Preservation Companies (PCs) assist thousands of households with a diverse array of services, ranging from home improvement, rehabilitation, and new construction, to foreclosure and eviction prevention, to business association support. New York State Homes & Community Renewal, the state agency that runs both Preservation Programs, highlighted in the programs’ 2011 annual report that PCs provide 46% of all services funded through their locally-targeted programs. This includes administering almost 75% of all awards under the state’s Residential Emergency Services to Offer Home Repairs to the Elderly (RESTORE) program, and over 60% of HOME awards. They note that “NPCs and RPCs have become adept at strategically accessing these programs and leveraging additional resources,” leveraging from $32 (RPCs) to $52 (NPCs) dollars for every $1 invested in them through the Preservation Program funding, or over $568 million for 2011.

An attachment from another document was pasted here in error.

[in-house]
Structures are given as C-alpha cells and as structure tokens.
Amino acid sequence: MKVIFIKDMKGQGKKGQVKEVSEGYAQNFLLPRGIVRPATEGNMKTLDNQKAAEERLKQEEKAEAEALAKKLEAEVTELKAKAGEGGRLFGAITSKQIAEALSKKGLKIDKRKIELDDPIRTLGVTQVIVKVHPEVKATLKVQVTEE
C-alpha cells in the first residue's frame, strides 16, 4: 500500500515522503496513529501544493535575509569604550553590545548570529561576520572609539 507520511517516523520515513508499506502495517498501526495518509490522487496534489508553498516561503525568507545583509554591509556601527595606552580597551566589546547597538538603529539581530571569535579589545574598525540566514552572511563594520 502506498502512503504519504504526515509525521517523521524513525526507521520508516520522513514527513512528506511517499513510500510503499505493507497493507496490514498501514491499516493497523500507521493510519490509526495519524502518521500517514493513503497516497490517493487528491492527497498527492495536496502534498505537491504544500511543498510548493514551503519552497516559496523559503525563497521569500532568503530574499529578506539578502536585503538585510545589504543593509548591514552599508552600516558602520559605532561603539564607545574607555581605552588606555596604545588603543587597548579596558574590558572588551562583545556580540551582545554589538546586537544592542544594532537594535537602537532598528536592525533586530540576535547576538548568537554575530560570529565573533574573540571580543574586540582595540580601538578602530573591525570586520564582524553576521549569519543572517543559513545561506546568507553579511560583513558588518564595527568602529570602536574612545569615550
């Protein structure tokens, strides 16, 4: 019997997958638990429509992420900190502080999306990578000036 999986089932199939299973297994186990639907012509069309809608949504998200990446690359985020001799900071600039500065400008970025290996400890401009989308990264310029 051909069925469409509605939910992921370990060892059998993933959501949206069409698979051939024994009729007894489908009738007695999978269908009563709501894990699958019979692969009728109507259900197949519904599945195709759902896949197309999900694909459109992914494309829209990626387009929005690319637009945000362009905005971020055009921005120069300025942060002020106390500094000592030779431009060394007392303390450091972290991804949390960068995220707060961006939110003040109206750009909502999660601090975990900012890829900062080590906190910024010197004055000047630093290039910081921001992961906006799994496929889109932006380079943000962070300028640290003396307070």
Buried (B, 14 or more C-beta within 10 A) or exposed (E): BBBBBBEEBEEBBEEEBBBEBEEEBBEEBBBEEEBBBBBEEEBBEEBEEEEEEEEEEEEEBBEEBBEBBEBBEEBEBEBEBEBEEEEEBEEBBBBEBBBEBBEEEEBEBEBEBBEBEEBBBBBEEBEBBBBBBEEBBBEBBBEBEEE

Despite this track record, the current state budget has zeroed out funding for these programs “in order to preserve resources for other critical housing initiatives,” according to the 2011 budget highlights for New York Homes and Community Renewal.
Yet the state has also eliminated funding for such other critical housing initiatives, such as the Foreclosure Prevention Services Program. This program has funded Preservation Companies and other organizations throughout the state since 2010 to assist homeowners facing foreclosure. A survey covering just 60% of state-funded organizations conducted by the Empire Justice Center reported that over the first 20 months (January 2010 through August 2011) these organizations successfully worked out loans and avoided foreclosures on almost 12,000 homes. The Center also estimates that for every dollar invested in the program, the State saves $68 in lost property values and taxes statewide, and that failure to fund this program this year will cost $57.5 billion in direct property losses, indirect losses in neighboring property values, and lost property tax revenues.